Jose Mourinho has admitted that playing Romelu Lukaku and Zlatan Ibrahimovic together for the 2-2 draw with Burnley was a mistake.
The Swede made his first start at No.10 on Boxing Day after scoring his opening goal of the campaign against Bristol City.
But he failed to link up with Lukaku, slowing play down and leaving the Belgian isolated in the No.9 role.
And Mourinho, speaking ahead of the Southampton game, noted that the pair currently weren’t in the right condition to play together.
“It can happen (again) but I think to happen they need both to be in their best moment and they are not,” he said.
“One is not because the situation in his team didn’t allow him [Lukaku] to have any rest and he’s giving absolutely everything in every minute and we just manage to give him a little rest in cup matches and even so he was on the bench for emergency situations, Champions League was about the same.
“We had to fight until the last match for qualification and the boy is tired, is physically a monster but not a machine and he’s feeling it.
“And Zlatan is a man with an incredible injury, an injury that a 20-year-old man or young man would suffer, imagine a man 36-years-old and so many miles in high level football, so is not easy, we did that against Burnley, we will do that in some more matches if we need to do but for both to play together we need them to be at their best level.”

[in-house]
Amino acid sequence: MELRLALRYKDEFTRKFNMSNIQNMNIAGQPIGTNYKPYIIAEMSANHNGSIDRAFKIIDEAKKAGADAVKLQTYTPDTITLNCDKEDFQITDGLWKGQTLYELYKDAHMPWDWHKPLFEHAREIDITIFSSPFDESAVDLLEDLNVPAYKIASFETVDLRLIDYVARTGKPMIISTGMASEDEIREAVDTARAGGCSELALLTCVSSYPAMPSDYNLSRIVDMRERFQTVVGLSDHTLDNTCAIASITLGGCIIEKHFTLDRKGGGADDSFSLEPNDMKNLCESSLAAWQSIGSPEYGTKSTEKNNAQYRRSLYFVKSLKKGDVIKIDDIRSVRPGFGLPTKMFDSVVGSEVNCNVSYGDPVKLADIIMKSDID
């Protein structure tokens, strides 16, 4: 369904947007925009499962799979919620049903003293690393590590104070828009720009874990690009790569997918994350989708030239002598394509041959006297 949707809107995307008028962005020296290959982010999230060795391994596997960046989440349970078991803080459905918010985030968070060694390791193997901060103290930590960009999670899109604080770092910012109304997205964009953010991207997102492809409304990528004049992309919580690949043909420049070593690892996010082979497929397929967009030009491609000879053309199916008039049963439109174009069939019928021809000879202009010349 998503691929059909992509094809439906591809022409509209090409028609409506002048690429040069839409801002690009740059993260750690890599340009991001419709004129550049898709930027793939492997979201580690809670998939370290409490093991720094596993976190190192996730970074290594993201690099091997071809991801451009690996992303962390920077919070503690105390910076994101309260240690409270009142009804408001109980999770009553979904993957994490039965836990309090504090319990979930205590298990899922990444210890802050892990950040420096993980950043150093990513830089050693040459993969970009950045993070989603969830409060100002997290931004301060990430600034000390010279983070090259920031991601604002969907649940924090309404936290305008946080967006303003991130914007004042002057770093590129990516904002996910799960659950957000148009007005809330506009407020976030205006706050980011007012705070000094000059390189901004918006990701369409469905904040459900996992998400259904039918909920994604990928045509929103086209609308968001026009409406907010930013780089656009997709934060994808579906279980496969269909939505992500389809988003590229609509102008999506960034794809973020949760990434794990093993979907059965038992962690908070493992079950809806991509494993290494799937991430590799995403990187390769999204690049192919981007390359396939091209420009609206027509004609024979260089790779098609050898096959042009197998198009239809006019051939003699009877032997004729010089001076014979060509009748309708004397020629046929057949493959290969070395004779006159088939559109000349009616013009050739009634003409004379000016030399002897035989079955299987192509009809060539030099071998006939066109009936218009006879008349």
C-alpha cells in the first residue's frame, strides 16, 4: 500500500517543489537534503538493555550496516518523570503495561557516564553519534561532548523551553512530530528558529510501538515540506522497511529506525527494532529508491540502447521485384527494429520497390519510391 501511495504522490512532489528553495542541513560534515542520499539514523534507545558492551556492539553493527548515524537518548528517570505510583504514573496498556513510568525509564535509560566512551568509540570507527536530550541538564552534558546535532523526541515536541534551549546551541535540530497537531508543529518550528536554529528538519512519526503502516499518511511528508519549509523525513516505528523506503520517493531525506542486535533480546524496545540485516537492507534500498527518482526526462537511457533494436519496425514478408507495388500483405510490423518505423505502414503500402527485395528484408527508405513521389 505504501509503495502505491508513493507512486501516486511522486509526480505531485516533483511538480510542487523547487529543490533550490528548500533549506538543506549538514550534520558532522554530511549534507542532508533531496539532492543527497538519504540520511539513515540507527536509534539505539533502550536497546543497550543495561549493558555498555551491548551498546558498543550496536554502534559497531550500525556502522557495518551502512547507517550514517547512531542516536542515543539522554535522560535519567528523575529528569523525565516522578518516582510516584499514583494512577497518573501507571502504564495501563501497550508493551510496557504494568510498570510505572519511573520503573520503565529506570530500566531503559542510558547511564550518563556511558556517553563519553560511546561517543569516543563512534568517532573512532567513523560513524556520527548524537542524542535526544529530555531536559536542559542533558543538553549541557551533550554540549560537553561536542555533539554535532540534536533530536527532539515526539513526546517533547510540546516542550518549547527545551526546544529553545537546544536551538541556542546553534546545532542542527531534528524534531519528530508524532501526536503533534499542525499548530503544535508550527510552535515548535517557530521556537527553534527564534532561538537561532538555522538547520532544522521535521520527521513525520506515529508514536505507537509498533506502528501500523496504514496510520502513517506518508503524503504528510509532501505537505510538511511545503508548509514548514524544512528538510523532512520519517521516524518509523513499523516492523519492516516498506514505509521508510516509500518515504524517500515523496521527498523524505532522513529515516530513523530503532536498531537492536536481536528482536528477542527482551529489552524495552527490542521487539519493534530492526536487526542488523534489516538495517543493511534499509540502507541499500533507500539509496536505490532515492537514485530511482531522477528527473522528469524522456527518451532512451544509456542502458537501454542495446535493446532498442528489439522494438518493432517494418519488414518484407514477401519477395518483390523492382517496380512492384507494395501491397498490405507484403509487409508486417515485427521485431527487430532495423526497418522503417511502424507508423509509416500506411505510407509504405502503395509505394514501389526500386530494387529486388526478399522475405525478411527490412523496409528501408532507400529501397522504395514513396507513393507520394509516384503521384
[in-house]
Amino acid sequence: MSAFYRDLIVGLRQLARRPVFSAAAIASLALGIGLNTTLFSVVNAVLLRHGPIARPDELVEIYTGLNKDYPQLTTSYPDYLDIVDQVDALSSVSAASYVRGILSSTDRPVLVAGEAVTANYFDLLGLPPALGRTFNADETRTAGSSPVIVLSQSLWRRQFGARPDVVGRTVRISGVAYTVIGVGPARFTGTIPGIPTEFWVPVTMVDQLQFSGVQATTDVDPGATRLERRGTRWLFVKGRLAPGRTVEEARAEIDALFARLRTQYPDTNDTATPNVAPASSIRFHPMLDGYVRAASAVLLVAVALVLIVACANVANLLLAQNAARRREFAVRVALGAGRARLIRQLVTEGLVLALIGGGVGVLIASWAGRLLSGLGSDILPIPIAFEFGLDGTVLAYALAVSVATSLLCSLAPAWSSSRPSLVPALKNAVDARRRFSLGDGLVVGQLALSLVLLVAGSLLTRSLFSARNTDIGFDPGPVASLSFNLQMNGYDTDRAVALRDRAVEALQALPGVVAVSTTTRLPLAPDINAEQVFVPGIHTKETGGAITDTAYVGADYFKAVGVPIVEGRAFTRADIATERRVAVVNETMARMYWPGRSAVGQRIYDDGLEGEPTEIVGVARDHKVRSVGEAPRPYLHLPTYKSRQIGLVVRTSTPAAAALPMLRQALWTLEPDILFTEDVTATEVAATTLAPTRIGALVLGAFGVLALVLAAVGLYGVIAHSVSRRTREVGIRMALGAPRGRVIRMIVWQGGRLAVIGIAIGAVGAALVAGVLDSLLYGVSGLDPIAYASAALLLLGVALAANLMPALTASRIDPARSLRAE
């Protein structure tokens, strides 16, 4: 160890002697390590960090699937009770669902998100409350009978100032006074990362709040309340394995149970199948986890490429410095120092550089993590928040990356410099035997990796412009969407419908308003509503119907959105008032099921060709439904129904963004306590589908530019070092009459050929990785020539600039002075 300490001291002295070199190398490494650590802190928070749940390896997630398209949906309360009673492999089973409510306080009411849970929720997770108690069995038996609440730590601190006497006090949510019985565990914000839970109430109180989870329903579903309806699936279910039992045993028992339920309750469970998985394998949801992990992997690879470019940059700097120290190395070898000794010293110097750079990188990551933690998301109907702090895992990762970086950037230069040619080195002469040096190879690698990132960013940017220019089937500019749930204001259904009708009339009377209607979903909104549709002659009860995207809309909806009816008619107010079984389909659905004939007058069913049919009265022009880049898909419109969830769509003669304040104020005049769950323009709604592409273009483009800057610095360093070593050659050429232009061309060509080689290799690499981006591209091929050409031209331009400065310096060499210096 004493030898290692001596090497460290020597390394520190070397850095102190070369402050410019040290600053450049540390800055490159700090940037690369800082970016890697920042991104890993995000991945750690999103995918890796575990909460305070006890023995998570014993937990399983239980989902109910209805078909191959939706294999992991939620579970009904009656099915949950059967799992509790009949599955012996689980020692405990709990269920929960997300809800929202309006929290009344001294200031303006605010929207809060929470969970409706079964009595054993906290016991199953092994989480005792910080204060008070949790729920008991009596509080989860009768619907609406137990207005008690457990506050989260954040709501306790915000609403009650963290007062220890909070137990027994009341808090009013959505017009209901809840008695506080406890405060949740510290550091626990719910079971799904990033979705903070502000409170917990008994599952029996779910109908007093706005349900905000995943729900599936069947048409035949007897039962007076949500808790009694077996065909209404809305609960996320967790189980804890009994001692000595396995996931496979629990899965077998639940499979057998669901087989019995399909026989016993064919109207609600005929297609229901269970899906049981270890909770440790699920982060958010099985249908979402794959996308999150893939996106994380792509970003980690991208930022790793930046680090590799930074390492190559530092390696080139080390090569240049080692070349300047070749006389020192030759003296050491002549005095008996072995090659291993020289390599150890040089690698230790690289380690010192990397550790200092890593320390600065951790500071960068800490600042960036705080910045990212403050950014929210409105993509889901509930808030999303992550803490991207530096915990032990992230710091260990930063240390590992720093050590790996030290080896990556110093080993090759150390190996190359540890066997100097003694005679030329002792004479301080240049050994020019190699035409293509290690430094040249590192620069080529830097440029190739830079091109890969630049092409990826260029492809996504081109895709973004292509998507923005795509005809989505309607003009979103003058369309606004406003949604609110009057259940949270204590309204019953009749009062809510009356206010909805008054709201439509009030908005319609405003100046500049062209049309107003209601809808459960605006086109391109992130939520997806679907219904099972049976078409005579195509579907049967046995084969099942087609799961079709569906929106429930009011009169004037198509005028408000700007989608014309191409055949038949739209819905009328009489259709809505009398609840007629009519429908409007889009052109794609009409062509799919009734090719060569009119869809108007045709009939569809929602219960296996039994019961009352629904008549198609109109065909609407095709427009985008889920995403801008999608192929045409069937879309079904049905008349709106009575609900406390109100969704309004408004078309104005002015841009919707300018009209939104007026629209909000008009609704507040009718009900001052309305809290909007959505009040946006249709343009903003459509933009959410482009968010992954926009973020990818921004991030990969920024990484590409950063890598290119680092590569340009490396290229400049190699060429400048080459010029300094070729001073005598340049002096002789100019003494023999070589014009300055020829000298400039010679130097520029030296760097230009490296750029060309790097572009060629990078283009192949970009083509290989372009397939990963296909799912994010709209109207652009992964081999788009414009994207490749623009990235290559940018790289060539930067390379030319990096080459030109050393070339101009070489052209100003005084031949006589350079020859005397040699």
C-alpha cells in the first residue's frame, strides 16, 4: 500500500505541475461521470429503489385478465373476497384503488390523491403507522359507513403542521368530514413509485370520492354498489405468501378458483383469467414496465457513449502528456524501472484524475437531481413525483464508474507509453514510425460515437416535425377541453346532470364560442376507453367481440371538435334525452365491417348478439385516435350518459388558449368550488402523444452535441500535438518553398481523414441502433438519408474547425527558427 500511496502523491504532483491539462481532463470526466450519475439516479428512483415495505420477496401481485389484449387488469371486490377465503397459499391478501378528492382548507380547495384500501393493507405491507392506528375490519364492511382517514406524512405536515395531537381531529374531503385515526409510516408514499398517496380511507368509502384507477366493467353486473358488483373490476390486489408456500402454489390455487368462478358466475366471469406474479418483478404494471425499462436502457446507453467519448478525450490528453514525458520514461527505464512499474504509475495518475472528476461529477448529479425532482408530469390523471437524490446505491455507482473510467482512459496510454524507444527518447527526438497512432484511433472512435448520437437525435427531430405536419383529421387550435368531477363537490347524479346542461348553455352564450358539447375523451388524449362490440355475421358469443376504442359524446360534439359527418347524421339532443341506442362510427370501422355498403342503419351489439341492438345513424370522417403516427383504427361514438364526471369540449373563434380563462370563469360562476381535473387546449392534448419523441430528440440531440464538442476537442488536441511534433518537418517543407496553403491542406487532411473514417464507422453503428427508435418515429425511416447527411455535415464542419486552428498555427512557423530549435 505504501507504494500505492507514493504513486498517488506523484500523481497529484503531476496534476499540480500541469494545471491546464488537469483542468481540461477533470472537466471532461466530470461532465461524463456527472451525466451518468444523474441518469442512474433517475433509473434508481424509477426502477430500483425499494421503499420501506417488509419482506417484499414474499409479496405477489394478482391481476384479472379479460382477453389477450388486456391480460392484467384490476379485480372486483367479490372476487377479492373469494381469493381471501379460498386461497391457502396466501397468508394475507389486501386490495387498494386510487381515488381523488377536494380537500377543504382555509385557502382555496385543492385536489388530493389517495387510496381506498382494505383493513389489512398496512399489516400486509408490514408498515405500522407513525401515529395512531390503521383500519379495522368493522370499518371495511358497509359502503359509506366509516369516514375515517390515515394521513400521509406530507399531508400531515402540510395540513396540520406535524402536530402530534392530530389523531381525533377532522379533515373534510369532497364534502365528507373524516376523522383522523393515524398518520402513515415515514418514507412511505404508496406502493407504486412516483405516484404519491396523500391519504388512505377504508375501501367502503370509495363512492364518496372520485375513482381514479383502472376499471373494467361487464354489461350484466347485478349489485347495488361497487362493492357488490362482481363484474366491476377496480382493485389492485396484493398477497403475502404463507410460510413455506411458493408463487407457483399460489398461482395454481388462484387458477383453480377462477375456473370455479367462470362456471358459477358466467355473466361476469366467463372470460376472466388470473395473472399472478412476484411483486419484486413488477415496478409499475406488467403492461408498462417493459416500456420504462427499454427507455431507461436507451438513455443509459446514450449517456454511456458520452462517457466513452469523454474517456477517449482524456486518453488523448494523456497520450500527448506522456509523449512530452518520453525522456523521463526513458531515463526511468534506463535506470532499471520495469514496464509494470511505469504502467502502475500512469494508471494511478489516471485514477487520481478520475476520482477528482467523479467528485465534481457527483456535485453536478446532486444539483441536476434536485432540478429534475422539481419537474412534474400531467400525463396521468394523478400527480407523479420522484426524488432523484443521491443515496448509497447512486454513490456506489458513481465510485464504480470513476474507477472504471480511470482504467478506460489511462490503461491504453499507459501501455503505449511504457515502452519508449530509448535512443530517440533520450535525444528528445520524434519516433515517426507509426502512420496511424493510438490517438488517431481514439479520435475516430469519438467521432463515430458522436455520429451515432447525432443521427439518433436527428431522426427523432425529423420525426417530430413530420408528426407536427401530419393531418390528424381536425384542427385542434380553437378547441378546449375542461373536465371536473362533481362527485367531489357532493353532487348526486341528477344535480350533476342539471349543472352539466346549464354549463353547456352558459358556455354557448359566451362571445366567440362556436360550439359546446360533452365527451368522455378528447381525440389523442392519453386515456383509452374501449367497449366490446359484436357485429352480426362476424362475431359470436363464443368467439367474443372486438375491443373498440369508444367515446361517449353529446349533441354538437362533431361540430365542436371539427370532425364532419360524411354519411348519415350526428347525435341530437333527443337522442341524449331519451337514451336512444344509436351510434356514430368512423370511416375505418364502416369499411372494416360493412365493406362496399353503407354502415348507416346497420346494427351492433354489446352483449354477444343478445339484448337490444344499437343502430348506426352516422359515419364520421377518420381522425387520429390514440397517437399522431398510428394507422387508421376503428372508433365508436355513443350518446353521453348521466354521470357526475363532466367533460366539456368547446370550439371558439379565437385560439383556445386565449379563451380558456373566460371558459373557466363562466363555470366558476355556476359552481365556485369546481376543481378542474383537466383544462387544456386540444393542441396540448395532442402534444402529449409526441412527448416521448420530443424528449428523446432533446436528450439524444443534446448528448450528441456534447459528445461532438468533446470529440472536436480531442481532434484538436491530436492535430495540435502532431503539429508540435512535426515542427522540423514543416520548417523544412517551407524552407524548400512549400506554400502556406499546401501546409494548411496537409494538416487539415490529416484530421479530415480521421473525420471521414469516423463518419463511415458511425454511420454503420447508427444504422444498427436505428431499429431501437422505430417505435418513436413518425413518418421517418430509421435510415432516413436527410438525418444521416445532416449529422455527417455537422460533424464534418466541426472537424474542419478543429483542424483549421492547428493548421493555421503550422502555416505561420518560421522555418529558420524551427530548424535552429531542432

It has already been established that Lukaku needs a rest after starting every Premier League and Champions League game so far this season, and one can only hope that Mourinho will give either Marcus Rashford or Anthony Martial a chance to impress up front instead while the Belgian spends some time on the sidelines.
The case of Zlatan, on the other hand, is a far more tenuous one. He has not brought the game power and urgency to the side so far this season, leading to many noting that his legs may have finally gone.
But we should remember that, in theory, the 36-year-old should have been out until mid-january. He deserves more time to acclimatise further to life back on the pitch after such a prolonged absence.